I read with great interest your article on Finland (TES, October 3 2003) but feel I should draw your attention to a number of points.
Teaching in Finland is not recognised as having the high status that you suggest. Young men in particular are not coming into the profession.
Moreover, location is another factor as to whether there is "high status" recognition.
As teachers we acknowledge the finding that boys' reading is weaker than that of the girls but the same might be said of boys everywhere considering the differences in development between the two sexes.
However, there is nothing to suggest that boys remain weaker readers; it is simply that they are not necessarily as developed in those skills at the same time as girls. Our task perhaps is to provide suitable and interesting literature for boys of all ages.
When I suggest "suitable and interesting" I mean just that - what the boys themselves want! One only has to read the drivel sometimes dished out by, dare I say, "non-sexist" publishers to illustrate my point.
Ask the boys what they want to read and the results will be very different, I feel sure, from what teachers and parents offer. Children's "analytical skills and how to help them to formulate and justify opinions" are targets for us to adhere to and enhance.
You are right in suggesting that we do not have a "tradition of public debating" but it is difficult to change the long-standing cultural traditions of "this solitude-loving people".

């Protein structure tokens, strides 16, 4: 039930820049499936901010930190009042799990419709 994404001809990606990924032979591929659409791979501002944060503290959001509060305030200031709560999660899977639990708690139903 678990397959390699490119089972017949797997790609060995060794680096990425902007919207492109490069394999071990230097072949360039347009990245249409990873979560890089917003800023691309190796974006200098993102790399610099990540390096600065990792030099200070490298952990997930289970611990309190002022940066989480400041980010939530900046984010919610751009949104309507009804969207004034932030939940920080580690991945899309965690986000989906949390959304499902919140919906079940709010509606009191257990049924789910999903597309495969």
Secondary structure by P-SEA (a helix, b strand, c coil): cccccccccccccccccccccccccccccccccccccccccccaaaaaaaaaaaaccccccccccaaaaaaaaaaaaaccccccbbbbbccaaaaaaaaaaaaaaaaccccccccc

To ask, even with tongue in cheek, whether the UK might become a Lutheran society is to suggest that we do not value the contribution made by the Orthodox or other groups in our country. Our ways are steeped in a long and often difficult history and I think it unwise to suggest that problems may be solved by "converting" to something that may have little or no relevance in another society or framework.
We are not a "socialist country" and because of our history we do not enjoy being referred to as one! We are a democratic and free-speaking nation with opportunities for all levels of society!
As a Finnish teacher, parent and Anglophile, I feel so strongly about the lack of good reading material for children, especially boys, that I have plans to combine forces with British colleagues to produce something myself. Hopefully it will be what children here in Finland and in the UK will enjoy.
Between us perhaps we can respond to Tomi Kontio's dream and share Finnish and English literature to enrich both cultures. Someone has to start somewhere!
Koivutie 5 A 5
42300 Jamsankoski, Finland